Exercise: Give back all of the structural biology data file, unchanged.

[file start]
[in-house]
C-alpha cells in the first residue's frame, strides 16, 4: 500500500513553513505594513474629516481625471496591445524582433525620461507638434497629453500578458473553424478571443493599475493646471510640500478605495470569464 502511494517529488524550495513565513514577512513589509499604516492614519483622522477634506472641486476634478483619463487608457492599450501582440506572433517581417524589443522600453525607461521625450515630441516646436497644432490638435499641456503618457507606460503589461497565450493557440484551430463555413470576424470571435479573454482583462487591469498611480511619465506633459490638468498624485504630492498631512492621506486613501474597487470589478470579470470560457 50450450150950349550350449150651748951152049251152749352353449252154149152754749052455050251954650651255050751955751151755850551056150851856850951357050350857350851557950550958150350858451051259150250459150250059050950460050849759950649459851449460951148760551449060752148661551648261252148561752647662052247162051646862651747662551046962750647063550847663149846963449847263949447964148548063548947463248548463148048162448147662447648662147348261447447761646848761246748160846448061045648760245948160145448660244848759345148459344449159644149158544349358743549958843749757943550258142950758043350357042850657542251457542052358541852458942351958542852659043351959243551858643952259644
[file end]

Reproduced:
[in-house]
C-alpha cells in the first residue's frame, strides 16, 4: 500500500513553513505594513474629516481625471496591445524582433525620461507638434497629453500578458473553424478571443493599475493646471510640500478605495470569464 502511494517529488524550495513565513514577512513589509499604516492614519483622522477634506472641486476634478483619463487608457492599450501582440506572433517581417524589443522600453525607461521625450515630441516646436497644432490638435499641456503618457507606460503589461497565450493557440484551430463555413470576424470571435479573454482583462487591469498611480511619465506633459490638468498624485504630492498631512492621506486613501474597487470589478470579470470560457 50450450150950349550350449150651748951152049251152749352353449252154149152754749052455050251954650651255050751955751151755850551056150851856850951357050350857350851557950550958150350858451051259150250459150250059050950460050849759950649459851449460951148760551449060752148661551648261252148561752647662052247162051646862651747662551046962750647063550847663149846963449847263949447964148548063548947463248548463148048162448147662447648662147348261447447761646848761246748160846448061045648760245948160145448660244848759345148459344449159644149158544349358743549958843749757943550258142950758043350357042850657542251457542052358541852458942351958542852659043351959243551858643952259644